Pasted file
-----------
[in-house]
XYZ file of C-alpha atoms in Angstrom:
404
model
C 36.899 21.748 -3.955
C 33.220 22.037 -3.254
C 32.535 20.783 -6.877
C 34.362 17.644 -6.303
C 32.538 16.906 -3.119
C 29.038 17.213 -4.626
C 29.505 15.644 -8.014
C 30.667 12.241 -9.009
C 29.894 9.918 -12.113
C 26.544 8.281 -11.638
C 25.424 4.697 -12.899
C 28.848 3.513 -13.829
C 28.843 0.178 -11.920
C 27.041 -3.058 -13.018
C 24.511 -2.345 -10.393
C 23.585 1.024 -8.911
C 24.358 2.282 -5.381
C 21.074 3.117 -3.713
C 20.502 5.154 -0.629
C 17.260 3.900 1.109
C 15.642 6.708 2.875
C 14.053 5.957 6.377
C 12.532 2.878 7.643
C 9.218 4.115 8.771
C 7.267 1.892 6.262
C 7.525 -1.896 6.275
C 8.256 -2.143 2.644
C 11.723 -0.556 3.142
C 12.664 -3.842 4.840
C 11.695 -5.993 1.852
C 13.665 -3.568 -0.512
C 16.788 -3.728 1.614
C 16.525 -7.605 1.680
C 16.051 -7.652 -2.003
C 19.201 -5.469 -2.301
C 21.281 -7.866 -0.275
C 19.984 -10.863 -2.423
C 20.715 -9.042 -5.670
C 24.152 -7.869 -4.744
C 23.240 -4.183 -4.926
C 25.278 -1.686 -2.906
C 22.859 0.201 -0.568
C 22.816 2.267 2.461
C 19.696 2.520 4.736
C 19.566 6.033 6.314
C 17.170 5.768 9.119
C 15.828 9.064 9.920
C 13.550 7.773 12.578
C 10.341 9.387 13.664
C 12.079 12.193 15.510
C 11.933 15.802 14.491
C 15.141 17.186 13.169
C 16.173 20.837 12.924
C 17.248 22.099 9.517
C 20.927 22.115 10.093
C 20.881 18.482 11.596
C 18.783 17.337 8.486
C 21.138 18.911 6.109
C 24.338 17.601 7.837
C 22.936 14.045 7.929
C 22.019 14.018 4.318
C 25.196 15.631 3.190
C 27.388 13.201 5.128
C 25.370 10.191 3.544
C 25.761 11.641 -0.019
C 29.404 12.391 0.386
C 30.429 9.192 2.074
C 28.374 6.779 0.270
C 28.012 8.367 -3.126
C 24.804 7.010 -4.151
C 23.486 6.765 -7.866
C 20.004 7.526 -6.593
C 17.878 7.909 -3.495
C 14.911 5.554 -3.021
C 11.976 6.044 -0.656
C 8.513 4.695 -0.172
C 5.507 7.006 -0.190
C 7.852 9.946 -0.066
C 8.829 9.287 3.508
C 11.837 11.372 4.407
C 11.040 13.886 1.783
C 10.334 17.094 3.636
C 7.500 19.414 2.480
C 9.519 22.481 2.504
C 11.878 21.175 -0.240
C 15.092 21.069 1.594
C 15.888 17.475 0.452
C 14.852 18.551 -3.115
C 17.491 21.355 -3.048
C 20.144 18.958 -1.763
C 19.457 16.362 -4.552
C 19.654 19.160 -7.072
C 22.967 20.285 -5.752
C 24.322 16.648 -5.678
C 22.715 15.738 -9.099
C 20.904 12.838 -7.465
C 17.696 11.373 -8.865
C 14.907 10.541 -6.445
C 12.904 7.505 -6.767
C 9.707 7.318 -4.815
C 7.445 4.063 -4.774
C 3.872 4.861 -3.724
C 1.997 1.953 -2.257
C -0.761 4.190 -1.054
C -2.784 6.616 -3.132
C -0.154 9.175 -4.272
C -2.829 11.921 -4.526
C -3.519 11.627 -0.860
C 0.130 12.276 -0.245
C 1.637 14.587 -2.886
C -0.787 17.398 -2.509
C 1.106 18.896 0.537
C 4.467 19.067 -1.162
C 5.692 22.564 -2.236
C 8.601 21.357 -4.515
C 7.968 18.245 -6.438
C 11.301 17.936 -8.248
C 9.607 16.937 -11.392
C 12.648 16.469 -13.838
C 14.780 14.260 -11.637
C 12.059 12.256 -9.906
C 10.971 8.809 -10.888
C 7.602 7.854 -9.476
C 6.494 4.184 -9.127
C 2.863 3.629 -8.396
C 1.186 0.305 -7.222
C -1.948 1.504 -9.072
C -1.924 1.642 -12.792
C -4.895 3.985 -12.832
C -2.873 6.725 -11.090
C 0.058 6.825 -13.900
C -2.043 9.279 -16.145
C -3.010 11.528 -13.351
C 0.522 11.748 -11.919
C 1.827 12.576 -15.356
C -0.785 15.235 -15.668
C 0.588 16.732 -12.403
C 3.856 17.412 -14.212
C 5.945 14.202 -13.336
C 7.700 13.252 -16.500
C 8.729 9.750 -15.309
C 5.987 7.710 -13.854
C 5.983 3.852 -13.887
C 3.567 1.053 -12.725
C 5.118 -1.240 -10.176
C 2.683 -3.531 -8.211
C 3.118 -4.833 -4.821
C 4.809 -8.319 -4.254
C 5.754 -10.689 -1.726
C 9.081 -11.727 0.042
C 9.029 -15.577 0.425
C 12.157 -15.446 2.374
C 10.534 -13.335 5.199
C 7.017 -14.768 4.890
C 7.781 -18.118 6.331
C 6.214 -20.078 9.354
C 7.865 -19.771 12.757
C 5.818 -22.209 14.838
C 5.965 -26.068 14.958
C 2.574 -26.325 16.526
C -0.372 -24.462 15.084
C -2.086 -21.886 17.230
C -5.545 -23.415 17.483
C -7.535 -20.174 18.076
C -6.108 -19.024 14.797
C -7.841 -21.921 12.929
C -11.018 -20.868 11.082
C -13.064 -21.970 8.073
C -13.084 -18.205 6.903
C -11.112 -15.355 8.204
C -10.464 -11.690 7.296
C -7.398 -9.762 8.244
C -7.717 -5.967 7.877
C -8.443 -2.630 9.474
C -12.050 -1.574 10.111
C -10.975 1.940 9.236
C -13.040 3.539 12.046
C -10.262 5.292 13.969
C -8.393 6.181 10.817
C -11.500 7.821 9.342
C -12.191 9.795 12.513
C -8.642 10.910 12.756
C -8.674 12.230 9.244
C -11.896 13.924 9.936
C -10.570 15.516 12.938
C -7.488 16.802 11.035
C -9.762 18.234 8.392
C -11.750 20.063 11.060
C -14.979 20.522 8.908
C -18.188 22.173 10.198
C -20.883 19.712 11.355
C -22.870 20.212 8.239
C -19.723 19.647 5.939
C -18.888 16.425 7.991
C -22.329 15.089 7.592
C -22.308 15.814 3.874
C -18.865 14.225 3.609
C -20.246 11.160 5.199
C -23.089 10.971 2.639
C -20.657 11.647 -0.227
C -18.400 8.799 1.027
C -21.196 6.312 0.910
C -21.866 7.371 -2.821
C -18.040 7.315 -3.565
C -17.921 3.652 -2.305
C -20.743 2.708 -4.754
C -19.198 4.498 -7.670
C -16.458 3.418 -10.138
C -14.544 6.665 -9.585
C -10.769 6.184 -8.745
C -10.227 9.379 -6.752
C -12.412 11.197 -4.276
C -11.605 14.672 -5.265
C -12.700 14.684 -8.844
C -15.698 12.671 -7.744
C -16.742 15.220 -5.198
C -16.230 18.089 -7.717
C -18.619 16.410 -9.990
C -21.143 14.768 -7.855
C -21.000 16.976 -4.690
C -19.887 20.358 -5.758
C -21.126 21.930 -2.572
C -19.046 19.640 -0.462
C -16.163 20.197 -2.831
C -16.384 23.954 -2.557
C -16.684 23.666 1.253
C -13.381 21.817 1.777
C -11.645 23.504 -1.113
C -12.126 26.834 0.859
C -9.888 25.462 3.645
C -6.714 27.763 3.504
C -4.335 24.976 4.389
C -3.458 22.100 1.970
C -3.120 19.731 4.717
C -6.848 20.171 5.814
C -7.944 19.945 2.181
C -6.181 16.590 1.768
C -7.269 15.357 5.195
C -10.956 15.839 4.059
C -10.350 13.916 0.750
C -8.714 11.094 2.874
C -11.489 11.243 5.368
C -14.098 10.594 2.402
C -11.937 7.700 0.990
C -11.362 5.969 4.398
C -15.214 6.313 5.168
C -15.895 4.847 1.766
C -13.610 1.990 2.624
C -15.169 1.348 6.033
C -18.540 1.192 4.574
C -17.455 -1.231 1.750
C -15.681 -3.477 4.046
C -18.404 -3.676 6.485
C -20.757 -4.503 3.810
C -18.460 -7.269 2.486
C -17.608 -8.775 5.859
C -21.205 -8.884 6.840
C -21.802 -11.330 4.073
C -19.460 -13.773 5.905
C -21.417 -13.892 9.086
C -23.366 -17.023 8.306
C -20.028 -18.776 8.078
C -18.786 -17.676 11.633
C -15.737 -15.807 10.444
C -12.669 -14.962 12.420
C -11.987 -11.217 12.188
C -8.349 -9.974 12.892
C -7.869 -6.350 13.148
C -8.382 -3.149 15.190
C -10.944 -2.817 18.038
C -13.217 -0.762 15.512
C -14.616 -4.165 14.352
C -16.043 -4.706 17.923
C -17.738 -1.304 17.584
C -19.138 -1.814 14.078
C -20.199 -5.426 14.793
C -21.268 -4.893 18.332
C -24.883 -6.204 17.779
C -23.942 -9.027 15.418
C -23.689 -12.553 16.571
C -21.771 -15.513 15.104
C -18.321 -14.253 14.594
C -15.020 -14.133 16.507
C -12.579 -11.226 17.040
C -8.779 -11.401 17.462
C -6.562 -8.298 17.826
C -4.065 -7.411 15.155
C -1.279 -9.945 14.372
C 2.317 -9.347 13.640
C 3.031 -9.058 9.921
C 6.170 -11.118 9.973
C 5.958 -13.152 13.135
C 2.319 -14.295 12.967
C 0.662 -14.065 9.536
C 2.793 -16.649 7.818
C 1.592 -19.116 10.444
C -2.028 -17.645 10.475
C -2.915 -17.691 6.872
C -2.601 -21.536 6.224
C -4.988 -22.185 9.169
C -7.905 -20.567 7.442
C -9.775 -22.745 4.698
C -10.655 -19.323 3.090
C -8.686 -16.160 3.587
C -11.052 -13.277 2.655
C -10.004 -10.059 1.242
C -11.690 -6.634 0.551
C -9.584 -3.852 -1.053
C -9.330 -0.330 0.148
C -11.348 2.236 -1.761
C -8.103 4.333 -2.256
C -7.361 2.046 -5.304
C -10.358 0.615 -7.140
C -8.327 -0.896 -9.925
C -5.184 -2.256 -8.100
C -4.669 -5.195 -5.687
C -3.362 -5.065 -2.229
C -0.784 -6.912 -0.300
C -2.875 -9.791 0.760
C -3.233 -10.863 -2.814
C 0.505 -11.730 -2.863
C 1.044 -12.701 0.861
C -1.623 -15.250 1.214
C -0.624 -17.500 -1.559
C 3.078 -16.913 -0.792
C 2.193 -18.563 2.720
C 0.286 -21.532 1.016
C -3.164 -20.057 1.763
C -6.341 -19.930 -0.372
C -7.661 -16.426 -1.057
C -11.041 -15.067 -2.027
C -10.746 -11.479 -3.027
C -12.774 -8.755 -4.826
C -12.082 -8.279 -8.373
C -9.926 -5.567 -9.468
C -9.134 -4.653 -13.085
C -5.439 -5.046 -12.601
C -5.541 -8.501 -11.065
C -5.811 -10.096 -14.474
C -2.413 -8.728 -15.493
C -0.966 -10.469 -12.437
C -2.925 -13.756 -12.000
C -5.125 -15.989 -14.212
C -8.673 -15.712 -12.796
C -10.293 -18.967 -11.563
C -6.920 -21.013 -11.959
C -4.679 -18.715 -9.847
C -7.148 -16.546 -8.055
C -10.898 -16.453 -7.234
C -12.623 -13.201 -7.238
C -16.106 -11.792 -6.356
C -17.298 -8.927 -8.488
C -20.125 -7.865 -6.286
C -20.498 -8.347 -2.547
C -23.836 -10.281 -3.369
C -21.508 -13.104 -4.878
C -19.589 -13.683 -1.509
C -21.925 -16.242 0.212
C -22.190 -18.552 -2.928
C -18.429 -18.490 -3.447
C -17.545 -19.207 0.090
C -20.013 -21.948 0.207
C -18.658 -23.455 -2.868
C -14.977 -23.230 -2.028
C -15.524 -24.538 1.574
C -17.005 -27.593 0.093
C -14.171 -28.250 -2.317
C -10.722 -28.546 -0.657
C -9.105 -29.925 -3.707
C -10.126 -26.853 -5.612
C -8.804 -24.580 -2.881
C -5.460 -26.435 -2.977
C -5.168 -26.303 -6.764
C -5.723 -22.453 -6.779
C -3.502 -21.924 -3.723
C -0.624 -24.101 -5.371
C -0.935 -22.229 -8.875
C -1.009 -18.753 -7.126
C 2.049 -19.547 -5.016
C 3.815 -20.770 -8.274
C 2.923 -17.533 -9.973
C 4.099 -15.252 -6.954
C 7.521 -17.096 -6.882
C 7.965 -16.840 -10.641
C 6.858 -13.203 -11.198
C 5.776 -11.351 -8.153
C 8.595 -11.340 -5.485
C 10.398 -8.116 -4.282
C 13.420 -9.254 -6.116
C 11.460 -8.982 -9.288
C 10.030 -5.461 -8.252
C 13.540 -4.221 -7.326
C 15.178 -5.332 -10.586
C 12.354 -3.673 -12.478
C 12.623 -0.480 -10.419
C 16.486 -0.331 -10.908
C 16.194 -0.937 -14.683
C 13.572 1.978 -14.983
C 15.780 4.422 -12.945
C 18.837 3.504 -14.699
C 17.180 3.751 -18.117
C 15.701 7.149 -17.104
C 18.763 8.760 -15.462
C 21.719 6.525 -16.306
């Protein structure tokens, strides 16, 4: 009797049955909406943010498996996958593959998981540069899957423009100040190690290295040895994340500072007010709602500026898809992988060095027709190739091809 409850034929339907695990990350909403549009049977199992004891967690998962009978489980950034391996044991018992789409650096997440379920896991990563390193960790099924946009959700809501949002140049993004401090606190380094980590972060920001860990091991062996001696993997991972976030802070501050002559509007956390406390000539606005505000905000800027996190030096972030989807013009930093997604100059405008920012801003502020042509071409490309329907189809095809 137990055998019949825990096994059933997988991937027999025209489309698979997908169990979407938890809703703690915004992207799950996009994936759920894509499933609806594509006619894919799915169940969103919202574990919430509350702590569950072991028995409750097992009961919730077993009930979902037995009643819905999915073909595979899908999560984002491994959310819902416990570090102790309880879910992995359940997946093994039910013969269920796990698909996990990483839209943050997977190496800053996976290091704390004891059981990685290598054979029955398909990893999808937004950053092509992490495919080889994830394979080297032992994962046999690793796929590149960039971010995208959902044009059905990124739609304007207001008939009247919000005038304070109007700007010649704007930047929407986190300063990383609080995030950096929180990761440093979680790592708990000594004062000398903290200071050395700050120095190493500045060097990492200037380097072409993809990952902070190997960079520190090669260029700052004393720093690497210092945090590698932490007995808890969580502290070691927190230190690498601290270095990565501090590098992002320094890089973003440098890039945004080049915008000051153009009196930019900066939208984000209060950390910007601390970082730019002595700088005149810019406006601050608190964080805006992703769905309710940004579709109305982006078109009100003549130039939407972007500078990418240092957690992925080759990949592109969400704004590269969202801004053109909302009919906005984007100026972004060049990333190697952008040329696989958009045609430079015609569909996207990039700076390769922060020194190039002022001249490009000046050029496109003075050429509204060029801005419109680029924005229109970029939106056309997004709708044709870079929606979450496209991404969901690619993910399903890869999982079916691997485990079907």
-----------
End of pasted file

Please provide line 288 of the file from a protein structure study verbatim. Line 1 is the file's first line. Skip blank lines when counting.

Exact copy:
C -12.579 -11.226 17.040